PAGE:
In this context, I find it particularly interesting that Javert commits suicide – a mortal sin and one for which he can neither atone nor be absolved of, seeing as how he’s dead. His response to facing Valjean’s mercy head-on is to commit a major transgression – perhaps relying on the mercy/grace of God for the first time in his life?

    I feel like there’s a whole conversation to be had about Christian notions of martyrdom and salvation and penance in this show. I’m just not equipped to do it at the moment.


  4. Dani Alexis says:

    Also about the difference between malum in se (things that are illegal because they’re wrong) and malum prohibitum (things that are illegal because the law says so).


  5. euphqueen1 says:

    I feel like Javert’s brain just broke into tiny pieces when Valjean turned out not to fit Javert’s preconceived notions, and he couldn’t stay in the world because he suddenly had no idea how the pieces all fit together anymore. He was too rigid, so he couldn’t bend. He just shattered. I bet even his faith in God was broken. Some people are wound waaaaaay too tightly.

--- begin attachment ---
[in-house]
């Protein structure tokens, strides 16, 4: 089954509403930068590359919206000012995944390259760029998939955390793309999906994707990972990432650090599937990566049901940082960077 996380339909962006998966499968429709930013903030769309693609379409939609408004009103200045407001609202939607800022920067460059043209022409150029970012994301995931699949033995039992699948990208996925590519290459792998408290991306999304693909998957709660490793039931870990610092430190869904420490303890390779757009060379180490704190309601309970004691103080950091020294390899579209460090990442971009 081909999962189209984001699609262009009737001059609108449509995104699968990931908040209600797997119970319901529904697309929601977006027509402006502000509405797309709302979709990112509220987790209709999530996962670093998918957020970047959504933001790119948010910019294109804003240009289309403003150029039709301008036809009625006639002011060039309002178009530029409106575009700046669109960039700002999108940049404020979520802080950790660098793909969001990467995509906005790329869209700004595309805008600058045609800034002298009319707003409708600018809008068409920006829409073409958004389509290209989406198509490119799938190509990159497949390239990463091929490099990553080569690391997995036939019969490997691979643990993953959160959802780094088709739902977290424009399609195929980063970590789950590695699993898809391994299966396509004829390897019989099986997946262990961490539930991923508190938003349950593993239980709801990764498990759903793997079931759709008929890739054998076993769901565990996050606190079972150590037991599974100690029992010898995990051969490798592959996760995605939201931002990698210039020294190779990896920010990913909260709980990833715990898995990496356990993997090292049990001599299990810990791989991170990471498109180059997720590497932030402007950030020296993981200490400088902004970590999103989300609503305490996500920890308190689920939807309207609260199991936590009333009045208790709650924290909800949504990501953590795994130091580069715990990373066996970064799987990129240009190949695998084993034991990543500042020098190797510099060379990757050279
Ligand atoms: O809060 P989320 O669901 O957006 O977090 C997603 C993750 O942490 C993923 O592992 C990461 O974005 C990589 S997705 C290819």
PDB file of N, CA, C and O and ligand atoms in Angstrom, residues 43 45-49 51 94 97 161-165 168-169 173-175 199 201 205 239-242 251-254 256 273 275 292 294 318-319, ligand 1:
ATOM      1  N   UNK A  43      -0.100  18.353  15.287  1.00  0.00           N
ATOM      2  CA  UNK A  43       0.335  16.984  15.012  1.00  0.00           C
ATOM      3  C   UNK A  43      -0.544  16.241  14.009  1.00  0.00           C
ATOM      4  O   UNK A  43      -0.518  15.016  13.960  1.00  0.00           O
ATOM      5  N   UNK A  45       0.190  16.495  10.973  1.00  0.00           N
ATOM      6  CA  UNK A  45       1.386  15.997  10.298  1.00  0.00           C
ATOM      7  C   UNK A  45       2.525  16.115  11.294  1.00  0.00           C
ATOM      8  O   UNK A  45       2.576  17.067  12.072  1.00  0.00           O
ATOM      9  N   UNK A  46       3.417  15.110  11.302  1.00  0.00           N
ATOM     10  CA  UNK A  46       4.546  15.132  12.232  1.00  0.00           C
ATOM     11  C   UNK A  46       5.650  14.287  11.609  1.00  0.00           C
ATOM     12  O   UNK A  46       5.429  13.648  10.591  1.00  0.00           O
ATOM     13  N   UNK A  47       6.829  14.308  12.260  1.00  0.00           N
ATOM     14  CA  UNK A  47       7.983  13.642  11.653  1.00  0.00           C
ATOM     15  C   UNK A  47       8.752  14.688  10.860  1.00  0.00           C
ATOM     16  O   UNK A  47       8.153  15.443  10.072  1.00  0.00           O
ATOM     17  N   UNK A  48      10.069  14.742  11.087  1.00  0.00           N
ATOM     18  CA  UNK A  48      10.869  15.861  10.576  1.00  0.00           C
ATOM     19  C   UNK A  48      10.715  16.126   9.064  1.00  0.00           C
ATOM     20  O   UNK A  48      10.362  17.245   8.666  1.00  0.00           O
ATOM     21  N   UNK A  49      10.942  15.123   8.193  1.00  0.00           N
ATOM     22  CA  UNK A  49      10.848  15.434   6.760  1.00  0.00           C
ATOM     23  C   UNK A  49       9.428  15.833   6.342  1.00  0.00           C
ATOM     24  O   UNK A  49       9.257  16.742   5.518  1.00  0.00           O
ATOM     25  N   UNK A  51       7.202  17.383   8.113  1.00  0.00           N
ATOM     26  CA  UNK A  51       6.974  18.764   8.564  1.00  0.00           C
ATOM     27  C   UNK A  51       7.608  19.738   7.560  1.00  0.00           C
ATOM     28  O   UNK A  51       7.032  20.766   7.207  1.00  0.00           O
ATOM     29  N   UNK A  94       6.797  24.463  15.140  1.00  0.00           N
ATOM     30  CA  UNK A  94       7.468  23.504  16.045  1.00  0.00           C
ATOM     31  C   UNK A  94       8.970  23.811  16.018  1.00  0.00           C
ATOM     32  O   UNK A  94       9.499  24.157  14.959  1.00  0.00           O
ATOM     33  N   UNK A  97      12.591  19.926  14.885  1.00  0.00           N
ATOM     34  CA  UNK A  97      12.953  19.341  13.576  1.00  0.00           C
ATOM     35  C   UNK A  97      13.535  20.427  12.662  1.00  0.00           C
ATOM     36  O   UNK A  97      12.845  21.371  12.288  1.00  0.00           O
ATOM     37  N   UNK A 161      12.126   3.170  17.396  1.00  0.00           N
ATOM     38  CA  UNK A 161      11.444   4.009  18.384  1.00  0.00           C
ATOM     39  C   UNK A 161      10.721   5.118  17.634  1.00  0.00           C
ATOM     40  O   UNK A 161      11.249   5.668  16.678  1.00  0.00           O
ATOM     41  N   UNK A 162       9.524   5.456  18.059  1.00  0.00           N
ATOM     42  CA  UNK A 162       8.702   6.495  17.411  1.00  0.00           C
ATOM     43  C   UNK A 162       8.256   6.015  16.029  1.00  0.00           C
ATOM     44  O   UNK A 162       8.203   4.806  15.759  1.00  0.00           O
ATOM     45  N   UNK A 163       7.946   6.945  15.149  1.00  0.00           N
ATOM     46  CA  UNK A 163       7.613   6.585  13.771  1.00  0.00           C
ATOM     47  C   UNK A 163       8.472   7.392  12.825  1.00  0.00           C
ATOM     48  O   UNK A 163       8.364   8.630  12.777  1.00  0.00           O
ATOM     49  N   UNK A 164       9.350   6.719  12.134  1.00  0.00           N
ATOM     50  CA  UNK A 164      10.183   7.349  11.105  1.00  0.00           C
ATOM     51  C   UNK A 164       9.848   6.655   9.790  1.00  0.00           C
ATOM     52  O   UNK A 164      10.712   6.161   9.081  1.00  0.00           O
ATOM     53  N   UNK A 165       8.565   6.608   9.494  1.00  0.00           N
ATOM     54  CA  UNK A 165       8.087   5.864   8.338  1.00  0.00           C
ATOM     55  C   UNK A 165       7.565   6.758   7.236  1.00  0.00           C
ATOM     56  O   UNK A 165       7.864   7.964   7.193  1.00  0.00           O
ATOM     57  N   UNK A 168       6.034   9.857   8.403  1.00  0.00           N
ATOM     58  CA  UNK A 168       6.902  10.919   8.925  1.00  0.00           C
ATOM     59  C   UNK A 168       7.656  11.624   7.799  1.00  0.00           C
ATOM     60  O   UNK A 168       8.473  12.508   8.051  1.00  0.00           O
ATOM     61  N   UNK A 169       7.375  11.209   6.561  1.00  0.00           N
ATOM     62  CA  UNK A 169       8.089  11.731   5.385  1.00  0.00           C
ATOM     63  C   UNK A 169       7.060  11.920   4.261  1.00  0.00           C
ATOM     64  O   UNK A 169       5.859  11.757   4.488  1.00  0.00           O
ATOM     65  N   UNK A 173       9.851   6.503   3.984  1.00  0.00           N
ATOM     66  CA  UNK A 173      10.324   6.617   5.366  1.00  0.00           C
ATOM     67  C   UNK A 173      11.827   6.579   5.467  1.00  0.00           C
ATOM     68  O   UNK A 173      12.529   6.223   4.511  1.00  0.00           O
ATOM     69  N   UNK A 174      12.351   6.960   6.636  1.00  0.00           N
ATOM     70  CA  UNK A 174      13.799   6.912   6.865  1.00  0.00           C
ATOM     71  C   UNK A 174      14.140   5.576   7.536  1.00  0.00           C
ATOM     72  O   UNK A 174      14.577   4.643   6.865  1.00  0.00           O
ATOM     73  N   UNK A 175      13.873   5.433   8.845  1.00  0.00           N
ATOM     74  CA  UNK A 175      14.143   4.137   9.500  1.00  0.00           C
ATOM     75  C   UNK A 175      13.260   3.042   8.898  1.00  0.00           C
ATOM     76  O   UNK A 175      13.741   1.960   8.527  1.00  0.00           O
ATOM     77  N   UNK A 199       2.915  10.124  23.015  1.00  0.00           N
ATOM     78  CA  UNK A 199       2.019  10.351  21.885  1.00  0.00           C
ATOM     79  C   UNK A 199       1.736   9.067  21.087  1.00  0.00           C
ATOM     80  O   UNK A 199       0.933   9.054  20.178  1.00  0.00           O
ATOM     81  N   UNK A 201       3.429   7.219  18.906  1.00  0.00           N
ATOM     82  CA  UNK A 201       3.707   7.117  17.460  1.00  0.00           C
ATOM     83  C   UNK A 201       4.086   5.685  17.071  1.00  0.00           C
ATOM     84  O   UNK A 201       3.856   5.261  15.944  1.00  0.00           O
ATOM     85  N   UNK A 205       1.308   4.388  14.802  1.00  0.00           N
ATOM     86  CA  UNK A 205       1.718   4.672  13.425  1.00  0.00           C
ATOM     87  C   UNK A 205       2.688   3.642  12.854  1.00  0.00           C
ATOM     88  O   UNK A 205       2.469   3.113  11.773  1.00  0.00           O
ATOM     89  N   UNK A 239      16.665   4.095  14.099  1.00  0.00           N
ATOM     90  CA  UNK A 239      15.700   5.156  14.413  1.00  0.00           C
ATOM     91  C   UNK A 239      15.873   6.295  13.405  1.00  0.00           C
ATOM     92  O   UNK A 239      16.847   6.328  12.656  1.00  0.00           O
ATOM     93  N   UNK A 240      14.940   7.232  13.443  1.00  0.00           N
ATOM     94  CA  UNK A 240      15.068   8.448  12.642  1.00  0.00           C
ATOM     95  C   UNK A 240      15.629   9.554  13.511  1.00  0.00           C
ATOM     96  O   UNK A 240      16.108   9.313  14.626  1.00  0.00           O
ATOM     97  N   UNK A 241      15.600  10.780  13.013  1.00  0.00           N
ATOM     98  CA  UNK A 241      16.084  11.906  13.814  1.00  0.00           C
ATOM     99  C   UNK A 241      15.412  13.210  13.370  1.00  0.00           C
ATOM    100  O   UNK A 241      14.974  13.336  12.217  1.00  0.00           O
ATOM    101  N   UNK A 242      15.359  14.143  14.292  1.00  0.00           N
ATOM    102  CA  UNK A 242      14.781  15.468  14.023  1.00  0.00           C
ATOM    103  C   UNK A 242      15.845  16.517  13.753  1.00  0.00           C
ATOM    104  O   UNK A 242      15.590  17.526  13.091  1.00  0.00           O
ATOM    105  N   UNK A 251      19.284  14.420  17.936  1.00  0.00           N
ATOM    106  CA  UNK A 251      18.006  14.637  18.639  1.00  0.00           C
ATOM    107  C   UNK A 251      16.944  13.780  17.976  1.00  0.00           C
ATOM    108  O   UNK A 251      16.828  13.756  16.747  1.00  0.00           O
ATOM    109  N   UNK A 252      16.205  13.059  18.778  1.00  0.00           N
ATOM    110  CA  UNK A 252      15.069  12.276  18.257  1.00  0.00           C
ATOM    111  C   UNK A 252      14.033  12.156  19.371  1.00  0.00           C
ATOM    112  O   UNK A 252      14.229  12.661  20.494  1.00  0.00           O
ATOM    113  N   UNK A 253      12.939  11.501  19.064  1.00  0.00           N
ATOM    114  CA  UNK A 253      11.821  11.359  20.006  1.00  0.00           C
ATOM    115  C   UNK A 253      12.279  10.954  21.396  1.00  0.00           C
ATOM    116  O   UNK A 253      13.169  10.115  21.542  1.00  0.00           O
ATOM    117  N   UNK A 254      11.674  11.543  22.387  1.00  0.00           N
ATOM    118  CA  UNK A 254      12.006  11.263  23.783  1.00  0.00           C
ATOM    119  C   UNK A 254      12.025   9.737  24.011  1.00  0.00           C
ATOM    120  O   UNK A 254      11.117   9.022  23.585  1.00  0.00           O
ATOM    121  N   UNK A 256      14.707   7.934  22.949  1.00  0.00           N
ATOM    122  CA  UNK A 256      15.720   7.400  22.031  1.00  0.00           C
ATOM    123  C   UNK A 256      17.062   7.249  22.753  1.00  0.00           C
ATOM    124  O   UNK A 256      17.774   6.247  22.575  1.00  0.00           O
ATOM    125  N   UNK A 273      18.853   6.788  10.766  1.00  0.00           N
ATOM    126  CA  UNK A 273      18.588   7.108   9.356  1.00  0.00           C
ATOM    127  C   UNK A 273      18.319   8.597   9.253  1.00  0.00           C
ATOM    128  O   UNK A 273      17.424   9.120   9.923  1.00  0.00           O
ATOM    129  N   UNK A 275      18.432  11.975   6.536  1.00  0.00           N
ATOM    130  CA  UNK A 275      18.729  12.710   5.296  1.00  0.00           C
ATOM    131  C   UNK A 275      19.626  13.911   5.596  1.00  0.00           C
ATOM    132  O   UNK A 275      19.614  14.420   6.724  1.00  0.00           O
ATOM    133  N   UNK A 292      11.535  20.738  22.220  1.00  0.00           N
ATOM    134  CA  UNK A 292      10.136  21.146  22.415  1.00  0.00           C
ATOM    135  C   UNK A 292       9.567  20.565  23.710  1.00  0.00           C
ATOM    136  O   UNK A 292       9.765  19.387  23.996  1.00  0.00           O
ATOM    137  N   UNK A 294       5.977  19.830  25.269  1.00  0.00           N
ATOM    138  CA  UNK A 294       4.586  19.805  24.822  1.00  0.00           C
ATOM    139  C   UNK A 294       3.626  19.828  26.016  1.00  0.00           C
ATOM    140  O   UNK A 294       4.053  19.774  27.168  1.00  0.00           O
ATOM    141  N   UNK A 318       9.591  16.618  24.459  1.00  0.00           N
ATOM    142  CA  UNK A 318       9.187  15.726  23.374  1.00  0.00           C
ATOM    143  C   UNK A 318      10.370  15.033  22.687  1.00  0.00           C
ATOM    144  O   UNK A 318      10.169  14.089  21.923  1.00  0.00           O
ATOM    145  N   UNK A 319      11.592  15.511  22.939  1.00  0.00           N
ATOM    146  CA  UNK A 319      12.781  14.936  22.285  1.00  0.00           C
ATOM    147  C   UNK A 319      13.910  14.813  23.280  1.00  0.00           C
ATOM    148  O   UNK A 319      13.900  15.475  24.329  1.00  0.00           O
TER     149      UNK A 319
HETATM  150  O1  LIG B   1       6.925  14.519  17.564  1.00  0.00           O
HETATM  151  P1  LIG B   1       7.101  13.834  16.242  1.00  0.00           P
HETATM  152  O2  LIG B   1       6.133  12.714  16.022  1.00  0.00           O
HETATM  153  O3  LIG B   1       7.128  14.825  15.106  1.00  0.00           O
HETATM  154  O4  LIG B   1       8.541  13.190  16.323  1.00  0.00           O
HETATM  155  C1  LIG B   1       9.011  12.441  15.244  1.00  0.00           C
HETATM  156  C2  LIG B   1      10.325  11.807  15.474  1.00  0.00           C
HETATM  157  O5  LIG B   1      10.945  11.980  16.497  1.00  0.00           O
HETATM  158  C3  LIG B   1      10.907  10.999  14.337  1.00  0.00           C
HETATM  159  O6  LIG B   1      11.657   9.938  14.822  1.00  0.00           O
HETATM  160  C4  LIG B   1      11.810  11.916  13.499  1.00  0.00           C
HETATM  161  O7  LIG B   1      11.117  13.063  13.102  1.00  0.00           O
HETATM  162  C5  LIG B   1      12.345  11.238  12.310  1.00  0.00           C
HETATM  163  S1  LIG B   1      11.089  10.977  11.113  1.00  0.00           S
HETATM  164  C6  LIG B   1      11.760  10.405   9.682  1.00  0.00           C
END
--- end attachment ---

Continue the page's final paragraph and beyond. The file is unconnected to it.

6. euphqueen1 says:

    I think the entire book invites a discussion about morality vs. legality. I haven’t seen the movie yet, although I’ve heard the soundtrack from the musical.


  7. seebster says:

    I saw Javert as someone who has put every shred of his being into the belief that the world is a meritocracy. He supports this belief with his own life: he was born under dreadful circumstances but somehow managed to rise above his original station in life. He believes this is due purely to his own actions; he pulled him up by his bootstraps, played by the rules and therefore earned everything the world gave him. He tells Fantine: “Honest work, just reward, That’s the way to please the Lord.”